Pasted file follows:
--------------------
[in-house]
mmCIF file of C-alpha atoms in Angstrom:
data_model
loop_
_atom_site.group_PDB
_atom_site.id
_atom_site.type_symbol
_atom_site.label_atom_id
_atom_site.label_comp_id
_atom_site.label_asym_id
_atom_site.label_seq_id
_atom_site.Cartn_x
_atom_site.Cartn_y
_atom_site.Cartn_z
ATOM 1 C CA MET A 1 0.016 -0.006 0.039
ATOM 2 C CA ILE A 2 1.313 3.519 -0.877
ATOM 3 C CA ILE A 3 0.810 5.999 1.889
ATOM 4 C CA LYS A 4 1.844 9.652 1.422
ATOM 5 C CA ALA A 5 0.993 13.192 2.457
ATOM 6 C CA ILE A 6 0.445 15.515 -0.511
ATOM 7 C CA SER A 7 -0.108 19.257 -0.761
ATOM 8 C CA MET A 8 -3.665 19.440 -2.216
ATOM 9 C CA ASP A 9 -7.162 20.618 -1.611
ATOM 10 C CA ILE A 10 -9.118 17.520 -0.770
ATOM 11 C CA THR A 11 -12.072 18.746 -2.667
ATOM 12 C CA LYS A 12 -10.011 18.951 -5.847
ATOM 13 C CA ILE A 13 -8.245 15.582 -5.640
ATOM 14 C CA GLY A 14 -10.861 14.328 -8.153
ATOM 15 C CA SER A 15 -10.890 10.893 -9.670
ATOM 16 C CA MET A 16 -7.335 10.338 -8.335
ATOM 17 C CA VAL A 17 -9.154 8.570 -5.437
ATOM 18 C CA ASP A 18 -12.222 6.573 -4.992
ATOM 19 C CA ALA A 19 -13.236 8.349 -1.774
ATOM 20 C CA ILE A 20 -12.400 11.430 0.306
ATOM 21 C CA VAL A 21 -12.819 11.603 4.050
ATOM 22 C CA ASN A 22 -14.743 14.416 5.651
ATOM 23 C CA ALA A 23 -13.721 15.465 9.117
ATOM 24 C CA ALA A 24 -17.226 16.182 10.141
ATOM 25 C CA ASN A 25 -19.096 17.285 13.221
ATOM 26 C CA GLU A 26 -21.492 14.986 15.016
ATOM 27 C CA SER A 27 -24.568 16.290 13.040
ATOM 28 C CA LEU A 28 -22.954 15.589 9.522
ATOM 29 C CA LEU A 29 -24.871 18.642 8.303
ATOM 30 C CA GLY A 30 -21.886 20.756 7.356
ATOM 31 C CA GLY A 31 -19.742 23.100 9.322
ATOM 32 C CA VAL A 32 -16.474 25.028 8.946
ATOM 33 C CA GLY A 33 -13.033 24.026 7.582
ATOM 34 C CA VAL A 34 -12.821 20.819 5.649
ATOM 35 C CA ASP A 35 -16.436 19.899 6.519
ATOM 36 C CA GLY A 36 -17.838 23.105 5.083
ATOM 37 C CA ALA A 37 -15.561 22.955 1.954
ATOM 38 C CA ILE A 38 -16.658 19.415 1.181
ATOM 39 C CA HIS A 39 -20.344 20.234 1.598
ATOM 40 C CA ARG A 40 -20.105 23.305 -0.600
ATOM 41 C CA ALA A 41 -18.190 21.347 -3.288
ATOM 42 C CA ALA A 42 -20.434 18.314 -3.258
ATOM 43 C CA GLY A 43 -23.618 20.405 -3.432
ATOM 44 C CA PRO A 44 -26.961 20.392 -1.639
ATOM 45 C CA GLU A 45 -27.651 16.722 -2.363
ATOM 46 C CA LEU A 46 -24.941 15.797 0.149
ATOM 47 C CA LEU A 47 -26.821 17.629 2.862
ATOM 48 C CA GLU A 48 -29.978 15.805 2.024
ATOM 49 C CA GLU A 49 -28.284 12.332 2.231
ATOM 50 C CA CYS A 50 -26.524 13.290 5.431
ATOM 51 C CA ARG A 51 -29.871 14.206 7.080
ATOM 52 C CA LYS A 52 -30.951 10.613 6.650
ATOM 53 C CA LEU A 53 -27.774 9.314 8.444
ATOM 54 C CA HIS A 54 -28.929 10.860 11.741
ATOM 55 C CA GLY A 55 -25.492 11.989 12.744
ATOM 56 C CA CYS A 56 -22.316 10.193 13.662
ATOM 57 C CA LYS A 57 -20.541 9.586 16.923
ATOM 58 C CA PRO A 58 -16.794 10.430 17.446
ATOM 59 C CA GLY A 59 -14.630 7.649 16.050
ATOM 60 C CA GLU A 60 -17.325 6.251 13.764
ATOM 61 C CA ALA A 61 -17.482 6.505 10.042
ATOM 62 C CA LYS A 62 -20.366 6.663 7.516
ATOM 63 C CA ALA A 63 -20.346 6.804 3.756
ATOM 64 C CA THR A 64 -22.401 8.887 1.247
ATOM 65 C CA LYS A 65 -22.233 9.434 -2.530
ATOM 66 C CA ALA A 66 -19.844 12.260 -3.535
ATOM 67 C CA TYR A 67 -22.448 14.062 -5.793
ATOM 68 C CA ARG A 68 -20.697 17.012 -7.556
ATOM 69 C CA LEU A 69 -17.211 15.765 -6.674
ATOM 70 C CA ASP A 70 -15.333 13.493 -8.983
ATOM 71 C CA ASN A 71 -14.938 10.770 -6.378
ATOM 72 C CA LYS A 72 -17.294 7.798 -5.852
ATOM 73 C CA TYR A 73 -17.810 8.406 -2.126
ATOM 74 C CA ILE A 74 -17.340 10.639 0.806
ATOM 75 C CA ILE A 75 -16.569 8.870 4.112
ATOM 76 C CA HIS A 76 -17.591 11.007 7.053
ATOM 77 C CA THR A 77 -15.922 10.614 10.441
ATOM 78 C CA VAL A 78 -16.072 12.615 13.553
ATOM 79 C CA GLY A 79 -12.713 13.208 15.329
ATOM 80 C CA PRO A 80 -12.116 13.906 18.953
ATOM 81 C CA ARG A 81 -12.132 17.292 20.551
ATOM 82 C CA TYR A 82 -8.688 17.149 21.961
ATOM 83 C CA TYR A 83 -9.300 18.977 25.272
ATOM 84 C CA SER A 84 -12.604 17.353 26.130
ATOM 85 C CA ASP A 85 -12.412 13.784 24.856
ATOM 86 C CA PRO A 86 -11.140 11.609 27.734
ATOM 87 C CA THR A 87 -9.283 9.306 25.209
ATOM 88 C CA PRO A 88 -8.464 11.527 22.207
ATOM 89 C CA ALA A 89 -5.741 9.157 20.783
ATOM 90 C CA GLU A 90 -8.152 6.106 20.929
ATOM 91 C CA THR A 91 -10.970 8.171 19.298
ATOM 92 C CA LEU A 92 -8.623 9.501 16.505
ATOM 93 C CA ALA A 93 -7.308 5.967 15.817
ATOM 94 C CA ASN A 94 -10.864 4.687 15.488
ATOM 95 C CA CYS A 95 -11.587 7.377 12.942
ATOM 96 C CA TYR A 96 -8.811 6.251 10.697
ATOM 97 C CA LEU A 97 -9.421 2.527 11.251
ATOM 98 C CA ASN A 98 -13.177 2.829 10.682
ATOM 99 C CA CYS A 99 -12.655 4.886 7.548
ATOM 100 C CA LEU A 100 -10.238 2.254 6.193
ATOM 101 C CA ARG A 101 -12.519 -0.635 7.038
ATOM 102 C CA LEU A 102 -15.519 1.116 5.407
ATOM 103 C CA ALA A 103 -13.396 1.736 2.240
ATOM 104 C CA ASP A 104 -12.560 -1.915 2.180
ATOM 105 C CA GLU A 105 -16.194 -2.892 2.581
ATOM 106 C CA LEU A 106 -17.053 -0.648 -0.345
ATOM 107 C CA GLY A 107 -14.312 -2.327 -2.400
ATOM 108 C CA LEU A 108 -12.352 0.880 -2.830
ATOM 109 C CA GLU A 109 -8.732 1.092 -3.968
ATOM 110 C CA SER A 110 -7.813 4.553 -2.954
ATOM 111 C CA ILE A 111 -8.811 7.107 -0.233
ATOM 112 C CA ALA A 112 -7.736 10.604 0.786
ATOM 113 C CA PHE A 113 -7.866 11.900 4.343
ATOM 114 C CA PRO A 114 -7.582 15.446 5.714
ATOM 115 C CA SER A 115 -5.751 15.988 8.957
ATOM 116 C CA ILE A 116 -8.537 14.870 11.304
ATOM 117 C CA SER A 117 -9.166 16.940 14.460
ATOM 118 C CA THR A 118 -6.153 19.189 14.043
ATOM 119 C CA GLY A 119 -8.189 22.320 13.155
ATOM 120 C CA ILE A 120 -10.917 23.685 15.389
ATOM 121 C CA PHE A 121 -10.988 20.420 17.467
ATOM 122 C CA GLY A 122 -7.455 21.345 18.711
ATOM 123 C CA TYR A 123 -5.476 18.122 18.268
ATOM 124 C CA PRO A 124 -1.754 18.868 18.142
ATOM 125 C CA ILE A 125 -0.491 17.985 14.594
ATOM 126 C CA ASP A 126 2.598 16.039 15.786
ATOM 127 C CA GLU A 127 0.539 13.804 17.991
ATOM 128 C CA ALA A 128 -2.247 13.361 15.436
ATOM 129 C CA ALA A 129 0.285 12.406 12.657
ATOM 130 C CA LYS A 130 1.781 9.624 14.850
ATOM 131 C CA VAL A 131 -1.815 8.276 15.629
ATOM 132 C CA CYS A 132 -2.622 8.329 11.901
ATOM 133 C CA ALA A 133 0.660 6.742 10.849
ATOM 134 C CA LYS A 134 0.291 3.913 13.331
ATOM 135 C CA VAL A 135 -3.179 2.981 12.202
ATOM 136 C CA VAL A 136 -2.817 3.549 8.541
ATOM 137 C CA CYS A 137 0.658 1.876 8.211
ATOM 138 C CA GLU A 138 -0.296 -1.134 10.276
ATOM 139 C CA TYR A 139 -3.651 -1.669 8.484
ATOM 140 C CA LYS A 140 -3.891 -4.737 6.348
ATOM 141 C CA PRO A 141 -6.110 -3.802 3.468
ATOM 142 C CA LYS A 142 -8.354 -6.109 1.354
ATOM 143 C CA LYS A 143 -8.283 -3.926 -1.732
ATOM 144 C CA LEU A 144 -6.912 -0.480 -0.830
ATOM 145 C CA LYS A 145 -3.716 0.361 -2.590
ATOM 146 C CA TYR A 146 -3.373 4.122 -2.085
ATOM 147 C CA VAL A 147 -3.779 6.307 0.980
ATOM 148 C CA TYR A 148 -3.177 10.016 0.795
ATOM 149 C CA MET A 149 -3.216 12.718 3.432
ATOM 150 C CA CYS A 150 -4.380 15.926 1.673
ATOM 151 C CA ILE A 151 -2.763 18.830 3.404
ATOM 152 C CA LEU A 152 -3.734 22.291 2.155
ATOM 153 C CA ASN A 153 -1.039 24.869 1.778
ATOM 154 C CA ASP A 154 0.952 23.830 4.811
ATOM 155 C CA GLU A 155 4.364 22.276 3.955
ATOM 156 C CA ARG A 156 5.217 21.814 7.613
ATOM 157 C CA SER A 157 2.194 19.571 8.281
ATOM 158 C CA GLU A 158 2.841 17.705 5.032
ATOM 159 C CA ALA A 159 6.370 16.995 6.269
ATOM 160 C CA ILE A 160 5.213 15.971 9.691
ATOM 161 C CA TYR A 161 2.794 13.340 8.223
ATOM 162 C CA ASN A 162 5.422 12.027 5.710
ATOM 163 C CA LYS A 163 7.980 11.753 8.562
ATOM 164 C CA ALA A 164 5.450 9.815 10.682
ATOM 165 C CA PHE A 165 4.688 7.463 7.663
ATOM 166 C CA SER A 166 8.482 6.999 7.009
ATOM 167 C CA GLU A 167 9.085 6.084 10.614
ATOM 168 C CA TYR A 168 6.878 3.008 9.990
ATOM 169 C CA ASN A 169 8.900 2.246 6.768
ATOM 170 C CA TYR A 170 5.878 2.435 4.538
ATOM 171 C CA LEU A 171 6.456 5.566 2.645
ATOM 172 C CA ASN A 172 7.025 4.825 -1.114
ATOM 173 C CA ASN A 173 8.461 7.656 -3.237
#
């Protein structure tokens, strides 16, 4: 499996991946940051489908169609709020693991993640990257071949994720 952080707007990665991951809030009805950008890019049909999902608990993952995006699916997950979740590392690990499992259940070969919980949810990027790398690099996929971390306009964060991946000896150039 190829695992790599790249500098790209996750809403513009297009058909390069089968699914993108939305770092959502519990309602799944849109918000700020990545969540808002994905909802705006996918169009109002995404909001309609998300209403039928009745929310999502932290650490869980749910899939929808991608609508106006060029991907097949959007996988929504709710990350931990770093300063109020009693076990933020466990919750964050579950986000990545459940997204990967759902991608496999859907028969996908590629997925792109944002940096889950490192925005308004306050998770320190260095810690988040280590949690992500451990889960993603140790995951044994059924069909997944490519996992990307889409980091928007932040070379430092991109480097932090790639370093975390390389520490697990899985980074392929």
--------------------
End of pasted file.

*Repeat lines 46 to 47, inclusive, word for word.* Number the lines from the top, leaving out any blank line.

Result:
ATOM 32 C CA VAL A 32 -16.474 25.028 8.946
ATOM 33 C CA GLY A 33 -13.033 24.026 7.582